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Mahavir Jayanti

Every year, in the vibrant month of Chaitra (falling between March and April), the Jain community comes together to celebrate Mahavir Jayanti, a festival brimming with spiritual significance. This joyous occasion commemorates the birth of Lord Mahavir, the 24th and last Tirthankara (spiritual leader) of Jainism. This day holds significant importance in Jainism, symbolizing the teachings and principles of non-violence, truth, compassion, self-discipline, and liberation. This auspicious occasion is celebrated with immense devotion and fervor by Jains across the globe. Special prayers, known as ‘Mahavir Janma Kalyanak,’ are organized, followed by devotional songs and hymns praising Lord Mahavir.

When is Mahavir Jayanti Celebrated?

The festival falls on the thirteenth day of the waxing moon in the Chaitra month of the Jain calendar. In the Gregorian calendar, this translates to either March or April. In 2024, Mahavir Jayanti was observed on April 21st.

The Life of Lord Mahavir

Lord Mahavir was born in the ancient kingdom of Vaishali, present-day Bihar, India. From a young age, he displayed a deep sense of spirituality and a profound understanding of life’s mysteries. At the age of 30, Mahavir renounced his crown, worldly possessions, and embarked on a spiritual quest. He spent 12 years in asceticism, meditating and practicing austerity. At 72, Mahavir attained ‘Kevala Jnana’ (omniscience) and became known as Sage Vardhamana. His teachings emphasized non-violence (ahimsa), truth (satya), non-stealing (asteya), chastity (brahmacharya), and non-attachment (aparigraha). His teachings laid the foundation for Jainism, emphasizing the path of non-violence and self-discipline.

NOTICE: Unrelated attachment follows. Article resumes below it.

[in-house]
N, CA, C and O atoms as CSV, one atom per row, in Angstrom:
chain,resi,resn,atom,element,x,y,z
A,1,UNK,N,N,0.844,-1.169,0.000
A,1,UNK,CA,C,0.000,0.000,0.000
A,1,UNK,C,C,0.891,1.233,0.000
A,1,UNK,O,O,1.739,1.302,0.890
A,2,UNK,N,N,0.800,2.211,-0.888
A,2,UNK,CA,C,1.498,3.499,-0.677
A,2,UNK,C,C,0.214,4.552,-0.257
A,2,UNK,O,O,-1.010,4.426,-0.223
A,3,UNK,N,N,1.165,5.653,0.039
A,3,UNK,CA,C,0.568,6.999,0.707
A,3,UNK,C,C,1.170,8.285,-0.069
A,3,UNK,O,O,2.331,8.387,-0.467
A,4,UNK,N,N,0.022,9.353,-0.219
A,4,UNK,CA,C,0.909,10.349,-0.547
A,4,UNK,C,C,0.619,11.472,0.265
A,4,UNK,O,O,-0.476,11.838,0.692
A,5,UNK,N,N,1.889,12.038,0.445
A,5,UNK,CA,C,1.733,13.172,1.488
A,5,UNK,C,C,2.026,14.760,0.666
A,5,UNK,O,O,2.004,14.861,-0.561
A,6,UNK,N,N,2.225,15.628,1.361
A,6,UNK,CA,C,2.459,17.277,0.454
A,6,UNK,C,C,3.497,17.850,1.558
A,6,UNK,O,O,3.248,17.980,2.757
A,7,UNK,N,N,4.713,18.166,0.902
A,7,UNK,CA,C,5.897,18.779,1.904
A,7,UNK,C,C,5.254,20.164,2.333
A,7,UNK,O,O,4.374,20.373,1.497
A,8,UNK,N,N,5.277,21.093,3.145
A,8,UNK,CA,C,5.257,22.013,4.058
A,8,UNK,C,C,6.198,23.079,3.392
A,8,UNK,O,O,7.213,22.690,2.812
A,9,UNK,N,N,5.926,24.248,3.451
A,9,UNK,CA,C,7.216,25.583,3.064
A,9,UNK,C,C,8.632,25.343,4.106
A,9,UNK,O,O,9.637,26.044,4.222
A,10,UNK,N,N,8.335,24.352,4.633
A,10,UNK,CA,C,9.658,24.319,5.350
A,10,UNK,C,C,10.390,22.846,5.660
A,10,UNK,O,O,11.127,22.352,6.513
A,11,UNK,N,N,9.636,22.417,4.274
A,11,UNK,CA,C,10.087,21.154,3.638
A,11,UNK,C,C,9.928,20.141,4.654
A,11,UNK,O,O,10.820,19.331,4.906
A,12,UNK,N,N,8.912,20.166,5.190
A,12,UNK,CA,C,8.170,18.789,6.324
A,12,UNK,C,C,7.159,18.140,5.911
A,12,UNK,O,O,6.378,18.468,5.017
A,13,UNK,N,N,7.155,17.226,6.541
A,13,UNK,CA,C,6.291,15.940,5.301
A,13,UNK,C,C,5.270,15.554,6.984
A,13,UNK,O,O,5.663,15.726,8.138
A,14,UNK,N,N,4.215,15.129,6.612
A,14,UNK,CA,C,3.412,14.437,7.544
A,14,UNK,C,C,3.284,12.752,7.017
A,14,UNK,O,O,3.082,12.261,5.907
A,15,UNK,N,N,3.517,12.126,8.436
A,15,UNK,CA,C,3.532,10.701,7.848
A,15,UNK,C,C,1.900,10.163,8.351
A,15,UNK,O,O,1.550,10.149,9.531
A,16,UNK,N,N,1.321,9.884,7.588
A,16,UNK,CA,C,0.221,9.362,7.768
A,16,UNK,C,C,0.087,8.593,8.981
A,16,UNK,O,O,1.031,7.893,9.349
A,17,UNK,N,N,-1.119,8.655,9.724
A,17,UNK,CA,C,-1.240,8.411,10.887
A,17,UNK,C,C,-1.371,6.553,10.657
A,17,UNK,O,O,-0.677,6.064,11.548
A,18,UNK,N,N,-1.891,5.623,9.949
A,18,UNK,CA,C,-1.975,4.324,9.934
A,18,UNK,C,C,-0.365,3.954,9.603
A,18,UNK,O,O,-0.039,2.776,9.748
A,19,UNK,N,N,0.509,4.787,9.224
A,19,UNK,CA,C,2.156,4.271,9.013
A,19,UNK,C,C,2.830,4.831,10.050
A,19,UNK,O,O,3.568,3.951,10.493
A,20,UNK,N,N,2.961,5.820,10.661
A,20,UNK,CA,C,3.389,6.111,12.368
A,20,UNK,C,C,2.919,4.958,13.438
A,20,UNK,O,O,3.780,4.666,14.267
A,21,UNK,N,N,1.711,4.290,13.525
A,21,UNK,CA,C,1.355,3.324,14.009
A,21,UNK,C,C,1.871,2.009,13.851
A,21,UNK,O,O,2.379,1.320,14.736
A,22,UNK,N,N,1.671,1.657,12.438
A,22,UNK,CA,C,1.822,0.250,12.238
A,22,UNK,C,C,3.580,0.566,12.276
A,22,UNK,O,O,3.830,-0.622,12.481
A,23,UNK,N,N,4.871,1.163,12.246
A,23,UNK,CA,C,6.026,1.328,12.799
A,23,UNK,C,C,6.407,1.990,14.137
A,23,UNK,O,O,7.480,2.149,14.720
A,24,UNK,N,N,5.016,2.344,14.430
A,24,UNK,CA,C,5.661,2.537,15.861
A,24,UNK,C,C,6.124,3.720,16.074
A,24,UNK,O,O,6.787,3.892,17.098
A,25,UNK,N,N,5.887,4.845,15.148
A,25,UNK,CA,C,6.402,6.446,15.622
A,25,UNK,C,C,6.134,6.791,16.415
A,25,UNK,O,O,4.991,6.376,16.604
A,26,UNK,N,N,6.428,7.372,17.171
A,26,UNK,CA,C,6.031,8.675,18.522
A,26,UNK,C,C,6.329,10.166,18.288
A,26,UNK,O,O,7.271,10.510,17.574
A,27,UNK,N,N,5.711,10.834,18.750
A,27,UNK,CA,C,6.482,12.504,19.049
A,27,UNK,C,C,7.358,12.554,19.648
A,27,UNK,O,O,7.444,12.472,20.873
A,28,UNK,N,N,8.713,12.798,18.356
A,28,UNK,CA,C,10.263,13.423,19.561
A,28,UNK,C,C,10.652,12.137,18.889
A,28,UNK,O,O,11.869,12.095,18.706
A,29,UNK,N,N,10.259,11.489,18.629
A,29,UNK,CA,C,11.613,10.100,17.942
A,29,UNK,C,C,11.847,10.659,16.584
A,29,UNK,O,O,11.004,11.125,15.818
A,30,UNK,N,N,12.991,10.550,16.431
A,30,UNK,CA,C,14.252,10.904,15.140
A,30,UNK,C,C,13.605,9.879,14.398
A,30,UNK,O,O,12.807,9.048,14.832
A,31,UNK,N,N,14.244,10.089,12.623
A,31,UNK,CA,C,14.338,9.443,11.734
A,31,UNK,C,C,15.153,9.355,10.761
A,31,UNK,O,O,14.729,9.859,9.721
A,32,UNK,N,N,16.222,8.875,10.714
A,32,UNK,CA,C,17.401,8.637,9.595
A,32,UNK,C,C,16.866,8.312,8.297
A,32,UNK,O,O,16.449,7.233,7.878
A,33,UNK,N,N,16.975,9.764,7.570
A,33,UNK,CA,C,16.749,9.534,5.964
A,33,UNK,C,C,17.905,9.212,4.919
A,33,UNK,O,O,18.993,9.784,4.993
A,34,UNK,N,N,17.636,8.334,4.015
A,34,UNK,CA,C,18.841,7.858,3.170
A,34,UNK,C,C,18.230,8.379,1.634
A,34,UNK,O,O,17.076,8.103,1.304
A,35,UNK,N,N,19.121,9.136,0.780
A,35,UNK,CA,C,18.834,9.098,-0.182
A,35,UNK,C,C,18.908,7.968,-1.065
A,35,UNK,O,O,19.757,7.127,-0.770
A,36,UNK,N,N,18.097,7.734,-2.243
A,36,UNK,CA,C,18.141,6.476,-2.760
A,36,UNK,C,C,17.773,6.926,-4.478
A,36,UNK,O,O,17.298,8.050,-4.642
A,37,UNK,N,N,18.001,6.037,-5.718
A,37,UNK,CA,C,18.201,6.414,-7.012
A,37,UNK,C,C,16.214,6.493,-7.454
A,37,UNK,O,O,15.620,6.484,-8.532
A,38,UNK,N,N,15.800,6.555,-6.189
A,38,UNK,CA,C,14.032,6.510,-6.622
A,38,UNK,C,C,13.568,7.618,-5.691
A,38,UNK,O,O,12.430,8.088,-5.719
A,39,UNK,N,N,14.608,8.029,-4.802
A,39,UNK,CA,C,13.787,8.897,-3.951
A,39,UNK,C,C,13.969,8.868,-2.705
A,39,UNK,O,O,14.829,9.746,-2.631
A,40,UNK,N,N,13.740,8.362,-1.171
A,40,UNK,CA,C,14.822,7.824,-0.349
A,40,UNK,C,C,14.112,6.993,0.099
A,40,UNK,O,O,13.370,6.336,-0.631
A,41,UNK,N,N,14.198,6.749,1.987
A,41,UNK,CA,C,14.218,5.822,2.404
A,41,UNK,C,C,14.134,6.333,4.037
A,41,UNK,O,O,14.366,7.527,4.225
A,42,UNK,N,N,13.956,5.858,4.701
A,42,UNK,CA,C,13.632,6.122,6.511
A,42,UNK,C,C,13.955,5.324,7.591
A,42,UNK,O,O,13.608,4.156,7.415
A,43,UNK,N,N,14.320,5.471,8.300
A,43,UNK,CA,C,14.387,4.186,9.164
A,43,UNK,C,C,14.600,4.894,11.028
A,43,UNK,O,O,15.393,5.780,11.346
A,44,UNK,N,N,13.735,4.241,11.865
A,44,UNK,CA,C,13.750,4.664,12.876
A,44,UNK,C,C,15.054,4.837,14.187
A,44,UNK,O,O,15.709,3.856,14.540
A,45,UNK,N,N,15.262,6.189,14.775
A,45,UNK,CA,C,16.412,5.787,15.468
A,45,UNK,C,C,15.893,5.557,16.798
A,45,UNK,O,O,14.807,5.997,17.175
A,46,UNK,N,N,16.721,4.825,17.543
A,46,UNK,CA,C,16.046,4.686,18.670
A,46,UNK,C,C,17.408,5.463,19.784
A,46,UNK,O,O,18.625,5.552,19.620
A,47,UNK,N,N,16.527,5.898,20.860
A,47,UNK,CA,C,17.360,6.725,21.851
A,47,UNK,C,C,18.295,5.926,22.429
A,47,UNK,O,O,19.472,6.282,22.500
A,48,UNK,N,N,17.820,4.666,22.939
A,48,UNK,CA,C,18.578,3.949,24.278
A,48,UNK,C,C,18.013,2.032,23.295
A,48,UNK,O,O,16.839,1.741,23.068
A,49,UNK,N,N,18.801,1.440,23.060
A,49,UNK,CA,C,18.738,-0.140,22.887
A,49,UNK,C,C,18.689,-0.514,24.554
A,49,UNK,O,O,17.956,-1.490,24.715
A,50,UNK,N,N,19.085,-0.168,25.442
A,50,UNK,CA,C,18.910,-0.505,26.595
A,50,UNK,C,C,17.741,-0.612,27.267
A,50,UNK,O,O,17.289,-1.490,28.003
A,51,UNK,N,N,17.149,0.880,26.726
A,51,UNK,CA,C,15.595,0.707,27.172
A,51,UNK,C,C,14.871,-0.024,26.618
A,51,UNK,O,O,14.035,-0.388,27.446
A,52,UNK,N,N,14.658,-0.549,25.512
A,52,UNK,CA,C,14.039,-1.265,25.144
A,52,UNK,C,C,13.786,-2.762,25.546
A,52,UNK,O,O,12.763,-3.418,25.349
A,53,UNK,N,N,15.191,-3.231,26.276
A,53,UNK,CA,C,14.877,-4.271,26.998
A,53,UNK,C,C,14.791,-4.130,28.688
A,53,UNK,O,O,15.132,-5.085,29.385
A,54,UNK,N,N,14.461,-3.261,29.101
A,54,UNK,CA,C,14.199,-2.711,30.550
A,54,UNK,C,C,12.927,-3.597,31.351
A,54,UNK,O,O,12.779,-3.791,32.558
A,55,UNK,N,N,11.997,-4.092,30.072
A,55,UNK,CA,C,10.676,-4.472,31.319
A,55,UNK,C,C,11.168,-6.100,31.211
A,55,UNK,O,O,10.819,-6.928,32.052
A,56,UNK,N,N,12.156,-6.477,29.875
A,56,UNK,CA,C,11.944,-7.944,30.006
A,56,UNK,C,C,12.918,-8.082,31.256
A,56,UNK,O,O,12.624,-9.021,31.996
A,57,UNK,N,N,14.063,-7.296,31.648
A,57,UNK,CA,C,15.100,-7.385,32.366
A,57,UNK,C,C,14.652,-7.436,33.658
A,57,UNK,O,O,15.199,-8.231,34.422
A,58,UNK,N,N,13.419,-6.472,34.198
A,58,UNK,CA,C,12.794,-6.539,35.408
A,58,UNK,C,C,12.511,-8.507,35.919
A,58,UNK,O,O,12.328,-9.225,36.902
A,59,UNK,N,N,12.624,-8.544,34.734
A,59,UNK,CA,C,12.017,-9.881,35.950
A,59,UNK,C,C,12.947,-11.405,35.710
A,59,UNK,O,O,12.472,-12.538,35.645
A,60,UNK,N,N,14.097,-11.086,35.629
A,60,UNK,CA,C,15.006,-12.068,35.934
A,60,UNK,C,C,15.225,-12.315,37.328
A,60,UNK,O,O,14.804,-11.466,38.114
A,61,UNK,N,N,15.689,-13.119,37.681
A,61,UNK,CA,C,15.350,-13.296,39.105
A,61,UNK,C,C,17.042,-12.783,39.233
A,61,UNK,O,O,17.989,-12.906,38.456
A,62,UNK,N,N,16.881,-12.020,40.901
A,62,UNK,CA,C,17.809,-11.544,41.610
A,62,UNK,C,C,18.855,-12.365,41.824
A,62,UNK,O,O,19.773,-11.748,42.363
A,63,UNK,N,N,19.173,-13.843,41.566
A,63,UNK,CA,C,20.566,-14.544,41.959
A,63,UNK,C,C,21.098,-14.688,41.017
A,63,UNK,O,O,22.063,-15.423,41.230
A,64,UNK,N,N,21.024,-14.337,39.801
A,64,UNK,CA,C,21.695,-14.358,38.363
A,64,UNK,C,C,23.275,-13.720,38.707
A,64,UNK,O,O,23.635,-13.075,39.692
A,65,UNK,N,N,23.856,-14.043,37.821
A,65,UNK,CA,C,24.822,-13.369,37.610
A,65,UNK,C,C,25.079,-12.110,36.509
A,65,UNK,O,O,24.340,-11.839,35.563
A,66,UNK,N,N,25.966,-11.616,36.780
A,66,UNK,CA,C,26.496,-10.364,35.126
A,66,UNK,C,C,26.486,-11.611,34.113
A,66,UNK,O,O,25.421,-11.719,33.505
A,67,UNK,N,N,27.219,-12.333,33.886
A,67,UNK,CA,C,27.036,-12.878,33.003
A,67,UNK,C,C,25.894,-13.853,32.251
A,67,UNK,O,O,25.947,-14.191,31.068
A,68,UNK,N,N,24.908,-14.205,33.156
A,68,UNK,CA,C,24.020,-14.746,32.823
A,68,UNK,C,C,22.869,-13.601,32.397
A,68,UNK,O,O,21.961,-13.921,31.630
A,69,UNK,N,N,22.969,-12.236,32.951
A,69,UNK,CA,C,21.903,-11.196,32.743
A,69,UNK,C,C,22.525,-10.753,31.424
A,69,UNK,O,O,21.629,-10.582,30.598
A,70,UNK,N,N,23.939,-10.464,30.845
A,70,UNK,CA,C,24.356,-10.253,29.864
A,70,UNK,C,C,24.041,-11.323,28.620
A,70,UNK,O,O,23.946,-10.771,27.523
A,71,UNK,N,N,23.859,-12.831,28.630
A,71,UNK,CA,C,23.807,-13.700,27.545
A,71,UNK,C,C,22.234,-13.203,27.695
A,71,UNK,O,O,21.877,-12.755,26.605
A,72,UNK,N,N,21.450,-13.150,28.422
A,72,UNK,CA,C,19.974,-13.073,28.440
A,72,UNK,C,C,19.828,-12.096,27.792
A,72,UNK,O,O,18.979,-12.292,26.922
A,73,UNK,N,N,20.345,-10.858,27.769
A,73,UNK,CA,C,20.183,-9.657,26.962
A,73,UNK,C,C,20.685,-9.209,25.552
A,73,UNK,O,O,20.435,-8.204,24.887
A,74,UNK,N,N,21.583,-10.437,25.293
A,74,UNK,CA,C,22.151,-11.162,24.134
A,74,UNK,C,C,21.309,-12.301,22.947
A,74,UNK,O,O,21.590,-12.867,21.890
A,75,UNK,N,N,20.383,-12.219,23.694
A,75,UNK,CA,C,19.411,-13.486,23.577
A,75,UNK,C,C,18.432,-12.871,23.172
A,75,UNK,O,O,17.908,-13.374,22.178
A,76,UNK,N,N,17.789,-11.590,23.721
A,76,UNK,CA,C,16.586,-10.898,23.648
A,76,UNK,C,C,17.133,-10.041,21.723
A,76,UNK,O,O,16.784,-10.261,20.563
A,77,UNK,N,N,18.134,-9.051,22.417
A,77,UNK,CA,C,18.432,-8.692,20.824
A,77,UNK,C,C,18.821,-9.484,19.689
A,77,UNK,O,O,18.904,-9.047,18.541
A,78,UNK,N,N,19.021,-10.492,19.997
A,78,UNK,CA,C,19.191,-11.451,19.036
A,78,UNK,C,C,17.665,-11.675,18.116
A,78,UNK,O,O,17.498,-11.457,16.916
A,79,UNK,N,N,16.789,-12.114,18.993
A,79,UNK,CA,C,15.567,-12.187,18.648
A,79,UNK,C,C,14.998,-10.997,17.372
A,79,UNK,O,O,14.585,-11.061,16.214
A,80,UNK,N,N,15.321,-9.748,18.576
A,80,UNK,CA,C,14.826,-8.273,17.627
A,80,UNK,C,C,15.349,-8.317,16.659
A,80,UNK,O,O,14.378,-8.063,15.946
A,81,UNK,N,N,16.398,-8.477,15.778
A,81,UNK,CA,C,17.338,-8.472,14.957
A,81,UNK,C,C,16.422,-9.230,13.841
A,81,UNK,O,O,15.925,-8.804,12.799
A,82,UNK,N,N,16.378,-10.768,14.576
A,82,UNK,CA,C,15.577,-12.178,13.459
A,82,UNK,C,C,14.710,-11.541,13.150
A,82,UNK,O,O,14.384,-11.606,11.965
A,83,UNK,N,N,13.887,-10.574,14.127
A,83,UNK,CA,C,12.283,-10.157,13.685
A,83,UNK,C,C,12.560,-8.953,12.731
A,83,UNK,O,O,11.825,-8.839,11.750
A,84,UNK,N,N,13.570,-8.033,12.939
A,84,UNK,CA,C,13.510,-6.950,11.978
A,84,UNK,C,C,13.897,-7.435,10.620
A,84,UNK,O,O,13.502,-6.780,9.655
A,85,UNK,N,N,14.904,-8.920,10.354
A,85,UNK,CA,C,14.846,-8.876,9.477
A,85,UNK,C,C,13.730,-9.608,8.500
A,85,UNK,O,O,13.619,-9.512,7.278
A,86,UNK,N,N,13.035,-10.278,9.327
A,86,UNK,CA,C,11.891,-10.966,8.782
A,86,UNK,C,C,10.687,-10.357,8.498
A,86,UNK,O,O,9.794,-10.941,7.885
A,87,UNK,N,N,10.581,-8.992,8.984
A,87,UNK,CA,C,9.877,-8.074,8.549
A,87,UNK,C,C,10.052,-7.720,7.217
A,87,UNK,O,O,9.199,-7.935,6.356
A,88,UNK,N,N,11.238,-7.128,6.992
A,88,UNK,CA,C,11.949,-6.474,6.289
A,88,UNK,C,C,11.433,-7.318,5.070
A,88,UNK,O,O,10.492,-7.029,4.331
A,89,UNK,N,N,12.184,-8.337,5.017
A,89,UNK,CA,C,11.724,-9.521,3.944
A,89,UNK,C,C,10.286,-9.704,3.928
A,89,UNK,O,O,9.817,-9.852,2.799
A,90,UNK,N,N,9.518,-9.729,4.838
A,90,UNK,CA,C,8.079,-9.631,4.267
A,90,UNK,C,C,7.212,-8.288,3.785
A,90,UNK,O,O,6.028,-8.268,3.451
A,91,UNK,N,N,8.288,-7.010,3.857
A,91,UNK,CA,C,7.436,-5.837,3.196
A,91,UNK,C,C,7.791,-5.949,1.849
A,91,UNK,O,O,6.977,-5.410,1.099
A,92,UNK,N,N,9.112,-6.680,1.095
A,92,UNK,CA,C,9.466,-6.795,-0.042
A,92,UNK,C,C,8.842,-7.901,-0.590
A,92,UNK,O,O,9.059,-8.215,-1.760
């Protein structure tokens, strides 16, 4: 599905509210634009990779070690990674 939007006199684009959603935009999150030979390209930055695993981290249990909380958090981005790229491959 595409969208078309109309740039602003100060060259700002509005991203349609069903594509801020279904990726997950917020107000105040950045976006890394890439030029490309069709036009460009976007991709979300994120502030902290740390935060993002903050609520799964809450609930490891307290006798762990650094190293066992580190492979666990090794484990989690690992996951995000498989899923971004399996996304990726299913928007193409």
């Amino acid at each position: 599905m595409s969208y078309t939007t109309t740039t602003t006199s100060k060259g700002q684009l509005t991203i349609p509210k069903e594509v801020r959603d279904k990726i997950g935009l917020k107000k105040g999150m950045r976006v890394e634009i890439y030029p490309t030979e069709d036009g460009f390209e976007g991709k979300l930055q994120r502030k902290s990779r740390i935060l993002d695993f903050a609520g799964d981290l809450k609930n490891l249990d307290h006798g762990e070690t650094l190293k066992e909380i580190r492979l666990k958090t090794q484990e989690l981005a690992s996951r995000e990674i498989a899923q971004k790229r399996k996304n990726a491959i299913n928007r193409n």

Understanding Jainism

Jainism is an ancient Indian religion founded in the Indus Valley Civilization around 3000 BCE. It is based on the teachings of the Tirthankaras, enlightened beings who have attained spiritual liberation. Jainism promotes a life of non-violence, truthfulness, ethical conduct, compassion towards all living beings, and liberation from the cycle of rebirth. The motto of Jainism is “Parasparopagraho Jīvānām” (the function of souls is to help one another).

A Glimpse into the Teachings

Jainism is founded on three core principles: Ahimsa (non-violence), Satya (truth), and Aparigraha (non-attachment). These core principles serve as the foundation of Jainism, guiding followers in leading a life of compassion, truthfulness, and spiritual awareness.

Here are some key tenets of Jainism:

Ahimsa (Non-violence)

Mahavir propagated non-violence, advocating, love, and respect for every form of life. His exceptional control over his senses earned him the name Mahavira (Great Hero). Jains believe that every living being, whether it’s a human, animal, or even a microscopic organism, possesses a soul and should be treated with kindness and care. Practicing Ahimsa involves avoiding harm to others through actions, words, or even thoughts, promoting peace and harmony in the world. Jains consume satvik food—vegetarian meals prepared without onion or garlic—to minimize harm to living creatures.

Anekāntavāda (Multiple Viewpoints)

Jainism acknowledges the existence of multiple perspectives on reality. There’s no single absolute truth, and different viewpoints can be partially correct.

Aparigraha (Non-possessiveness)